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Lowering The Boom

During a game in which the Eagles lost their star running back to an ankle injury and their quarterback was sore with a chest injury, someone needed to step up to grab a victory from Pittsburgh.

And step up someone did. But the fact that perhaps the greatest "offensive" performance in the second half came off of punter Sav Rocca's foot is unorthodox, at best. But with McNabb stiffened up and Westbrook out, the best way for the Eagles to move the ball came through the bazooka attached to Rocca's right thigh.

Not only did Rocca rocket the Eagles out of a big jam with a 64-yard nuke (all in the air) in the fourth quarter, but he buried the Steelers deep in their own territory three times – once leading to a safety and another time to an eventual game-clinching fumble. So with the Eagles' defense mauling Pittsburgh quarterback Ben Roethlisberger the way they were (eight sacks of him, nine total), Rocca put them in better position to seal the deal. In fact some players went so far as to say Rocca won the game.

It's another step in the Australian's Americanization, a process that seemed to come together towards the end of 2007. Maybe he's gone farther than even he expected.


P Sav Rocca
"I just feel a little bit more comfortable out there in what I'm doing and it certainly does help me out," Rocca said. "I'm pretty excited. You come off the ground and you're high-fiving and jamming heads and all of that stuff."

It's not like Rocca playing offense – or defense for that matter – is new to him. In the Australian Football league, Rocca scored more than 700 goals while rarely seeing the sidelines, a major adjustment Rocca needed to switch to punting in America. But the goal-scoring does offer one thing often overlooked in the punt game – accuracy.

Rocca's always been able to smoke the ball, but knowing when to use his signature end-over-end kick to pin the opposition back was the main focus of his offseason.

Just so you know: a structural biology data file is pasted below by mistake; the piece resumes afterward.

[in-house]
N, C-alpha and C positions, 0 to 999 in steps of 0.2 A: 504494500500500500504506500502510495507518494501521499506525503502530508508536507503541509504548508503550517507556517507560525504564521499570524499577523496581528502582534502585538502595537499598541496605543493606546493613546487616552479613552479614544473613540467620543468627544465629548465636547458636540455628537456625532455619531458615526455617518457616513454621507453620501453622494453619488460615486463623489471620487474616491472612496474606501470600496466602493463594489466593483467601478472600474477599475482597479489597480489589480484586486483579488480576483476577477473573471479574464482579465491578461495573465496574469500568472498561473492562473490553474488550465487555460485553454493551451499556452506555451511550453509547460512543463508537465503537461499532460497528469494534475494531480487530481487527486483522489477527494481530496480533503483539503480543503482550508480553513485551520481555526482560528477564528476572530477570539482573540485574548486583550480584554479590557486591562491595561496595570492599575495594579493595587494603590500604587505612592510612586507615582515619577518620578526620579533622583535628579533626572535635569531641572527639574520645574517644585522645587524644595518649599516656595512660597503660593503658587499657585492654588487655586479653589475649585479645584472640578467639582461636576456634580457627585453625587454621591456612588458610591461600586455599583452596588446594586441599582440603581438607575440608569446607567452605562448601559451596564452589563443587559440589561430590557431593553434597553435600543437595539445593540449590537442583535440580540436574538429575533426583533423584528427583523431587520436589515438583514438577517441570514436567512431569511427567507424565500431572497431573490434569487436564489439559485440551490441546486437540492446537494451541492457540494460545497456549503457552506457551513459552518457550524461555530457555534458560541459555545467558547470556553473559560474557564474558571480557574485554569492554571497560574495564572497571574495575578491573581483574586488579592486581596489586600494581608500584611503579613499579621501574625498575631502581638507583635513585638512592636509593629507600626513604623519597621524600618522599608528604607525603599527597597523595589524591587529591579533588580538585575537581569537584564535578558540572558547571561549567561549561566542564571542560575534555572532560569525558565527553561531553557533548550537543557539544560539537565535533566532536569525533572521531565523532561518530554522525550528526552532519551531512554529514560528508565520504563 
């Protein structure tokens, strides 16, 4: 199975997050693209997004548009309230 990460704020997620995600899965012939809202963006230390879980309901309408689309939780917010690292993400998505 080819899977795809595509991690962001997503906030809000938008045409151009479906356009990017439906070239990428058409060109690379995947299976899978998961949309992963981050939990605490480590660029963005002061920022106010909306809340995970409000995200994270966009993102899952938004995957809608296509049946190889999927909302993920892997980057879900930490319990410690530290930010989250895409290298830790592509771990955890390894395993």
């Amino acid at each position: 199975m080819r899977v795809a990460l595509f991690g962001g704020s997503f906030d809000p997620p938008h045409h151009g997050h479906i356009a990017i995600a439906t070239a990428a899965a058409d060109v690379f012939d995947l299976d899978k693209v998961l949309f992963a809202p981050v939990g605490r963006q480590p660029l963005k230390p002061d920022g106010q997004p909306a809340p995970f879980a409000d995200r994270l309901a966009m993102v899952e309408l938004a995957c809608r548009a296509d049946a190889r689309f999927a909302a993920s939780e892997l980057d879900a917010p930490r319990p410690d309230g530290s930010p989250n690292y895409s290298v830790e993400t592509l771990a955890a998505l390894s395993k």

So being called on to contribute in such a pressure situation isn't necessarily uncommon, and is, in fact, welcome. It all seems fitting for a guy who more resembles a power forward than a punter.

"He works very, very hard and it all came together towards the end of last year, and that's quite a compliment to a guy," head coach Andy Reid said of the 6-5, 265-pound Rocca. "He never played football, never had a helmet on. He's our holder, our punter. (He) made a few tackles last year. Not bad."

If a punter's statistics can ever be considered gaudy, Rocca would have the description on lockdown. His 44.1 net punting average leads the NFL, and six of his dozen punts have fallen inside the 20, and four of those have come inside the 10. Rocca's accuracy has been impeccable, but he insists a lot of the credit falls on his coverage team.

Despite his smashing performance thus far, Rocca won't claim to be an expert on "gridiron football;" he still needs a bit of help along the way. But kicking has long been his livelihood, so don't expect much to change anytime soon.

"Last year, I was only finding my feet and really learning the game," Rocca said. "Whereas now, I've got that base and I know what to expect and I can get out there and just concentrate on what I have to do."

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